Over the past few years, both the Black Lives Matter movement and the COVID-19 pandemic have brought significant attention to doctor mistrust among the Black population of the United States. This mistrust has had prominent impacts on the quality and accessibility of care for the Black community — especially when it comes to HIV testing and treatment.

Origins of Mistrust

During slavery and after emancipation, medical experiments were regularly conducted on Black people. Consent for these medical experiments varied, and there is no concrete historical data to help clarify what consent looked like. However, each time period offers important context. During slavery, there was no consent to these medical experiments. Meanwhile, during the Jim Crow era, consent was likely given for some experiments — including dubious consent, lack of consent, or even consent (though its definition would be dissimilar to today’s due to the case law development following these experiments).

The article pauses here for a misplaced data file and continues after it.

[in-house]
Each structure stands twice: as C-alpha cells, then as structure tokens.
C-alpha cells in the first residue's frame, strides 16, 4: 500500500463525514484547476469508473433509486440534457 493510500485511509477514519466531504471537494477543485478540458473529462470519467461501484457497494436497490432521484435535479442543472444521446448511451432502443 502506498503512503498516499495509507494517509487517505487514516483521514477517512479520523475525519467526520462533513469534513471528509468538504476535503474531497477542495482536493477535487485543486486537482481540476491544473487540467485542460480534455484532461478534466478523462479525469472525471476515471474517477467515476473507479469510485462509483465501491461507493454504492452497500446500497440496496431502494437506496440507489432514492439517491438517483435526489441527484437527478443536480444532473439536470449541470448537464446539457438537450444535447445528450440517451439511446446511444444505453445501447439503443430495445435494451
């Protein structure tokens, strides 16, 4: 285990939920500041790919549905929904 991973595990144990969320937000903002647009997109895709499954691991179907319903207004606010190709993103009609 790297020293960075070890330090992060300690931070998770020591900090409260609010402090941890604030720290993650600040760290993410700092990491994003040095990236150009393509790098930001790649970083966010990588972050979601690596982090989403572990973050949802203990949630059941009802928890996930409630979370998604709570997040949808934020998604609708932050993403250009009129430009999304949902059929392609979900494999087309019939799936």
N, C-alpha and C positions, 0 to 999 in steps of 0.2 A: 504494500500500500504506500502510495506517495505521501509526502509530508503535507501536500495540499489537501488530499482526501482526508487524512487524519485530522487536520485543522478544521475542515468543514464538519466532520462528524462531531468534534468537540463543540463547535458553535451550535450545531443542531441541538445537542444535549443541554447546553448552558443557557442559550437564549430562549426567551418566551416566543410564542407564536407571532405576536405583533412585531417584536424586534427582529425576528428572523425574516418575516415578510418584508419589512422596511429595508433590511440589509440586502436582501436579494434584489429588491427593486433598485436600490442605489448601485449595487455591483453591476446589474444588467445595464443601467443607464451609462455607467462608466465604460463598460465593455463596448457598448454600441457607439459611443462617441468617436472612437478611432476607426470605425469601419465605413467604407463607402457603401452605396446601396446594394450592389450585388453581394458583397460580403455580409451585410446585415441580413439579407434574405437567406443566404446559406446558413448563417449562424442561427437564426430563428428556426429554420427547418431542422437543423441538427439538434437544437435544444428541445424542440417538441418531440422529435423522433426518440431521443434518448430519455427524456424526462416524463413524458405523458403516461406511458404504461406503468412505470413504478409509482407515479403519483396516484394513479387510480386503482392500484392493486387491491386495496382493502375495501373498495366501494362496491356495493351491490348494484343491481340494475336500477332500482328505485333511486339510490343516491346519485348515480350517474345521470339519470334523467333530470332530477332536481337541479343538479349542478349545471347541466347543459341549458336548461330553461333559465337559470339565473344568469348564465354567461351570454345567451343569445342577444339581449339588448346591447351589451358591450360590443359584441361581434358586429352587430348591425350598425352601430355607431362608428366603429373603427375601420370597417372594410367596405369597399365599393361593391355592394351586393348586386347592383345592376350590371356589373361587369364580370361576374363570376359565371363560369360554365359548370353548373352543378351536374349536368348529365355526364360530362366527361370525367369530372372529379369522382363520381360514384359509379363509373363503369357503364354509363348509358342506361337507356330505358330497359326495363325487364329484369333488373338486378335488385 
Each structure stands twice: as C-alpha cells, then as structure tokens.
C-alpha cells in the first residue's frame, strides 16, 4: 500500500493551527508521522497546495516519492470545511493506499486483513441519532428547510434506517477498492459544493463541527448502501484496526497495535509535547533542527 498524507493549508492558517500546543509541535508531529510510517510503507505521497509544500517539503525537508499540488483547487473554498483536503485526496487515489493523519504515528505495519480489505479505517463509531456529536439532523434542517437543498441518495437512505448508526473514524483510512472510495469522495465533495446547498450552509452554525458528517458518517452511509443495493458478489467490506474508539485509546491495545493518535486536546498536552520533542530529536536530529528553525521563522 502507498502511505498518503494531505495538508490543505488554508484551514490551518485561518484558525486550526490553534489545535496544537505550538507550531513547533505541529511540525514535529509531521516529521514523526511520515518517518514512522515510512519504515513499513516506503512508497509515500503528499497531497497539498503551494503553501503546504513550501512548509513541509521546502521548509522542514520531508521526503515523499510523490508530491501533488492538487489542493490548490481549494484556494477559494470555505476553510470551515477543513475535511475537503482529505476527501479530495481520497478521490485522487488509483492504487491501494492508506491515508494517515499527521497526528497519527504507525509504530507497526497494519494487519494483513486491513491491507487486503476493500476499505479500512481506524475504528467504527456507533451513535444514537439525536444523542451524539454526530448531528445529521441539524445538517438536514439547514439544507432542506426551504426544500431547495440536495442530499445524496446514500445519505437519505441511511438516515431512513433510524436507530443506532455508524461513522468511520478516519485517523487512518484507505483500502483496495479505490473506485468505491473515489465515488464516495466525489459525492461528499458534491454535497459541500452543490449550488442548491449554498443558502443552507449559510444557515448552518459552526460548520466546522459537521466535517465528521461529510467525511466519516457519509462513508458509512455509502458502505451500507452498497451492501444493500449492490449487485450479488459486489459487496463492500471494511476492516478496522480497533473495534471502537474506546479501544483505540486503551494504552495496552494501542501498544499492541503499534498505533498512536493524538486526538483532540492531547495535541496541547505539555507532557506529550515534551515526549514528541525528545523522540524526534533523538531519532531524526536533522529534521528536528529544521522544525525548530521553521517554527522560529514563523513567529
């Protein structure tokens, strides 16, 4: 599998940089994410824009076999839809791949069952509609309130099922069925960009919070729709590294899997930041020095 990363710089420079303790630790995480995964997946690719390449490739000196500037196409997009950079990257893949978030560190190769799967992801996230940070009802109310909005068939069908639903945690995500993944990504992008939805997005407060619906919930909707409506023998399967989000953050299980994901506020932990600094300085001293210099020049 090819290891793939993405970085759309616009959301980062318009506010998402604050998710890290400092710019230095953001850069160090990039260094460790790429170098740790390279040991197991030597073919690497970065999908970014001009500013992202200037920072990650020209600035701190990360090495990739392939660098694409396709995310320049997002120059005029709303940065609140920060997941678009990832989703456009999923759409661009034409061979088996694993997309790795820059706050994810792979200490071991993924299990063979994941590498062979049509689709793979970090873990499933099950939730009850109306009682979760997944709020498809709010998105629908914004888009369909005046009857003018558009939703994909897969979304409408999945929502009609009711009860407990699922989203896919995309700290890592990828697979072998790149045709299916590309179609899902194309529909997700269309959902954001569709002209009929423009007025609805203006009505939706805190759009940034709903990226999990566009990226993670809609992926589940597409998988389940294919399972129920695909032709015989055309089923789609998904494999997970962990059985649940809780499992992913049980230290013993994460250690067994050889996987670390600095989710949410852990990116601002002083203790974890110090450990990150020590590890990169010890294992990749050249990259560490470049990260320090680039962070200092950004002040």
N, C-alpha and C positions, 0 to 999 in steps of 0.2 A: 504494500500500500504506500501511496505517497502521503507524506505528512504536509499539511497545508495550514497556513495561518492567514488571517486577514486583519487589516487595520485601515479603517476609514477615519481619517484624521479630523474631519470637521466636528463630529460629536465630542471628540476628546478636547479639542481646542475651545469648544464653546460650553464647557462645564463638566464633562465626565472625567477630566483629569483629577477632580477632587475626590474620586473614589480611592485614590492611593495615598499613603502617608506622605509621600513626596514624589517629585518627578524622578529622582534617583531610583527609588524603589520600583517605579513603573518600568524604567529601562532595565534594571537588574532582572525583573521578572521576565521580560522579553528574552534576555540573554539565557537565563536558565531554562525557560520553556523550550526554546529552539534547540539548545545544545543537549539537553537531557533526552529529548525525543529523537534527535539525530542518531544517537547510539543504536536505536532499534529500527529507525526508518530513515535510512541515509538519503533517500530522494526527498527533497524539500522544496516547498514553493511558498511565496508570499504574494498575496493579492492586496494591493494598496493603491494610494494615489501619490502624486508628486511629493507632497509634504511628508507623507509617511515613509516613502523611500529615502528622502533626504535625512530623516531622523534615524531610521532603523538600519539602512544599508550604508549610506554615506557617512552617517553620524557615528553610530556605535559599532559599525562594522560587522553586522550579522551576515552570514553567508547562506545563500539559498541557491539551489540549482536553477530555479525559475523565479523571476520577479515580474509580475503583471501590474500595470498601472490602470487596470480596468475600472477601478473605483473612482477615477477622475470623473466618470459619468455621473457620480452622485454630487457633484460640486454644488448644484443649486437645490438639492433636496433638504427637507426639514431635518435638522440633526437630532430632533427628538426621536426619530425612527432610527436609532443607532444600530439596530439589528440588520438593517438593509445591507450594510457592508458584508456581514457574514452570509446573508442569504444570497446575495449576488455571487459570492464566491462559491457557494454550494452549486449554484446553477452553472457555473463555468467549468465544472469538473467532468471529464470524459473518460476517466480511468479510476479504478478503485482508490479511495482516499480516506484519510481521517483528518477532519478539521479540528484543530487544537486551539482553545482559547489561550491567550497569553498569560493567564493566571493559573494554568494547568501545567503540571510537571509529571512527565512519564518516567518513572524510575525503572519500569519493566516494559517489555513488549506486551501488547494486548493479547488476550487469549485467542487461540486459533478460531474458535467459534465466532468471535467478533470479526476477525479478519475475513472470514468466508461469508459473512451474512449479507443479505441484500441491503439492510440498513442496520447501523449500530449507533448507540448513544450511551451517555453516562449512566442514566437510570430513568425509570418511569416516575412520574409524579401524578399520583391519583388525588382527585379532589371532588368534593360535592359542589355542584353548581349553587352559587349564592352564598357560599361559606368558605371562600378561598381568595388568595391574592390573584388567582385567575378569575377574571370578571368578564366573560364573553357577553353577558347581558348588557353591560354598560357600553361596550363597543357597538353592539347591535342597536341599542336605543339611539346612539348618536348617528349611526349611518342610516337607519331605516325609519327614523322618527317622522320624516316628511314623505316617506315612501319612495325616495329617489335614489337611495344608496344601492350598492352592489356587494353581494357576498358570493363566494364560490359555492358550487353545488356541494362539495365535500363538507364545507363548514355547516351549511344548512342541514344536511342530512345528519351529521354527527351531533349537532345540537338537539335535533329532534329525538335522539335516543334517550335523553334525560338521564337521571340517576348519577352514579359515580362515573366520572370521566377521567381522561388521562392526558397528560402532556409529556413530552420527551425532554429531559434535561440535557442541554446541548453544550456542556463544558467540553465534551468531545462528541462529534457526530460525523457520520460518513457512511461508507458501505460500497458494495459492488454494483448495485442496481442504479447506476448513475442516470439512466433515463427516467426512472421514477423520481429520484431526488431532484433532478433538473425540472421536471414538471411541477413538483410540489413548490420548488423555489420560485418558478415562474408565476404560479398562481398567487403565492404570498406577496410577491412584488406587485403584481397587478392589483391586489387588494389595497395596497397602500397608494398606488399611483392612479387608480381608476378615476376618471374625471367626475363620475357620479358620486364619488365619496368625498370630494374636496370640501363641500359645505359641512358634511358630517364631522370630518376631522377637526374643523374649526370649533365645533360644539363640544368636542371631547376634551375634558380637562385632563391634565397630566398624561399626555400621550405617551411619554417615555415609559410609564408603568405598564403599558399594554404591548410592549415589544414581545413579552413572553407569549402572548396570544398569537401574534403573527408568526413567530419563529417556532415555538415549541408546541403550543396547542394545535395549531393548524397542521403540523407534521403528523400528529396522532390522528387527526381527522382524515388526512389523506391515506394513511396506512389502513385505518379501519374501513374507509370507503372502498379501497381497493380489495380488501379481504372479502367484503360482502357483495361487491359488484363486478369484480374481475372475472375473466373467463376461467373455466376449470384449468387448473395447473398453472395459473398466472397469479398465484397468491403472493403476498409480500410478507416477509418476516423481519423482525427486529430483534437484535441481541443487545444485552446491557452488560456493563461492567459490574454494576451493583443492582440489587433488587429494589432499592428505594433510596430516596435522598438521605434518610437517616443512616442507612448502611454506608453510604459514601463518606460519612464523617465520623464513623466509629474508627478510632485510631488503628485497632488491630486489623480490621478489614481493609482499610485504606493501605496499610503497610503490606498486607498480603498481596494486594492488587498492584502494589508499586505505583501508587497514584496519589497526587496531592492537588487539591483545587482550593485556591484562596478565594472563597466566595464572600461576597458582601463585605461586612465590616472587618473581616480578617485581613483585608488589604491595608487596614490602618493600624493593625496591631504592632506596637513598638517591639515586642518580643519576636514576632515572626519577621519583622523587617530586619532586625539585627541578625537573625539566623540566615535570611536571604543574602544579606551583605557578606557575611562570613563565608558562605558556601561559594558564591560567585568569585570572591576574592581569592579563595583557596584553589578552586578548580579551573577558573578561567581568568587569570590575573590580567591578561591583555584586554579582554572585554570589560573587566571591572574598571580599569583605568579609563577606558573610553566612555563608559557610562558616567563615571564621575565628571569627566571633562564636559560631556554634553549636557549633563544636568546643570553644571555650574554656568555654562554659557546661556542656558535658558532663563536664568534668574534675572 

One of the most known cases, the Tuskegee experiment was a large syphilis conducted in the South that has left lasting effects on the Black community.

Another major case that contributed to the mistrust of health care professionals is the Henrietta Lacks case, in which a Black woman sought medical attention for vaginal bleeding she experienced. Upon examination, doctors found that she had a large malignant tumor on her cervix, and she received treatment at Johns Hopkins for her cervical cancer. However, during those treatments, doctors removed samples from her tumor and began distributing them without her consent after discovering that her cells had properties that made them useful for studying other health conditions. Outside organizations that then received the “HeLa” cells obtained millions in profit, while Henrietta and her descendants never received any compensation. A research study conducted by Johns Hopkins has found that this history of medical experimentation — and particularly the disregard for the health of Black patients in the Tuskegee experiments — has formed a deep-seated fear and mistrust of doctors.